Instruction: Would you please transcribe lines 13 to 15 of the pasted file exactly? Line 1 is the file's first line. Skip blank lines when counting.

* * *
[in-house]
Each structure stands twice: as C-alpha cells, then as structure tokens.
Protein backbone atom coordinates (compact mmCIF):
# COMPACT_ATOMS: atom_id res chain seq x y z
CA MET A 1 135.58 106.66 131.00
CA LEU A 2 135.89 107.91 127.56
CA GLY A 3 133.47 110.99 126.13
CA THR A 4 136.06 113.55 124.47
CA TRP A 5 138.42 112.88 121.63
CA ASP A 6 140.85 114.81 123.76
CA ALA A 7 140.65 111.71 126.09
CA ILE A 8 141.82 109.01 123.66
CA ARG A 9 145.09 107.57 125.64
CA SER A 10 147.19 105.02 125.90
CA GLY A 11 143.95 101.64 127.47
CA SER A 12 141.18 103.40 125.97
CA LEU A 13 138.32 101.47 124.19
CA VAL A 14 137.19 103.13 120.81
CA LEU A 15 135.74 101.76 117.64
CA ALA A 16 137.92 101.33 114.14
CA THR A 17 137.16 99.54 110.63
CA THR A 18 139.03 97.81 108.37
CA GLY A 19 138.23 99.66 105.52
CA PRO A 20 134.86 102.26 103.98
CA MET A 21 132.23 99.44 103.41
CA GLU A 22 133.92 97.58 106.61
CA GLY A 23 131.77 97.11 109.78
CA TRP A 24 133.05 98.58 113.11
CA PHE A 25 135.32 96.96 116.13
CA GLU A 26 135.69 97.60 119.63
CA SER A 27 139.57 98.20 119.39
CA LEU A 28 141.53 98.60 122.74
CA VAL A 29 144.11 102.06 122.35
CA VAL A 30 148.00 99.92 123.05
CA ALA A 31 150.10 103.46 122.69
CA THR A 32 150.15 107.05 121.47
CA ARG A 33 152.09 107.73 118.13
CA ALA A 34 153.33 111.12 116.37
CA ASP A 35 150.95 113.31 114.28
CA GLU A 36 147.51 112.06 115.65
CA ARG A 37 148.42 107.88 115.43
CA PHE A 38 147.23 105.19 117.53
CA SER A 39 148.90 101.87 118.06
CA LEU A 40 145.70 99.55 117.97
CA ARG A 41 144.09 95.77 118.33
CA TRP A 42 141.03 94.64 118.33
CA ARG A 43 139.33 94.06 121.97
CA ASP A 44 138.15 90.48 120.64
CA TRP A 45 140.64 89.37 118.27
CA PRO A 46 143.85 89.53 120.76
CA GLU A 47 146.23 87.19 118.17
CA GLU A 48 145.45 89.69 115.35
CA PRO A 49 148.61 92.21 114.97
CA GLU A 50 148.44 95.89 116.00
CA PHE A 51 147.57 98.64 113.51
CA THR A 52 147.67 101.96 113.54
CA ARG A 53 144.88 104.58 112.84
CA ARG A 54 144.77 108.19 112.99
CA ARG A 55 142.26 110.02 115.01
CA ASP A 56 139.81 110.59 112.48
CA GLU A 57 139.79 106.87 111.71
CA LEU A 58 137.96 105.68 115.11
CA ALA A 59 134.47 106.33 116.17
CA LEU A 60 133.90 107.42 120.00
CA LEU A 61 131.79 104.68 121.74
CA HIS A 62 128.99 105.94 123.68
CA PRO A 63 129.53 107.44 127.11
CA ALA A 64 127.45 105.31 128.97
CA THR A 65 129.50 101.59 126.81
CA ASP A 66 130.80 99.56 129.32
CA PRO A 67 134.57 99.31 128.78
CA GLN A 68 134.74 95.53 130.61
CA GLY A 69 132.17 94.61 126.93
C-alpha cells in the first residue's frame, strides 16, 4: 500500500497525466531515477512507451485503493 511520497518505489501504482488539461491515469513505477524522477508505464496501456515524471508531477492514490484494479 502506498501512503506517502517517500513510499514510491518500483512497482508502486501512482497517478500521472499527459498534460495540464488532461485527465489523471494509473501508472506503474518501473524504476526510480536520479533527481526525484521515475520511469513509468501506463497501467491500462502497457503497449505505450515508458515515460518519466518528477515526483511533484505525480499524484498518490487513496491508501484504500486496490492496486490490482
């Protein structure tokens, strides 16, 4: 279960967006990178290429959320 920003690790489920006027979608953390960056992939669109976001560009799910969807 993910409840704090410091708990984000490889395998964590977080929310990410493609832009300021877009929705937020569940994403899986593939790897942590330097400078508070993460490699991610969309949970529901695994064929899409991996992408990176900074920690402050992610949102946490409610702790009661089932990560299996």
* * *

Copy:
CA ARG A 9 145.09 107.57 125.64
CA SER A 10 147.19 105.02 125.90
CA GLY A 11 143.95 101.64 127.47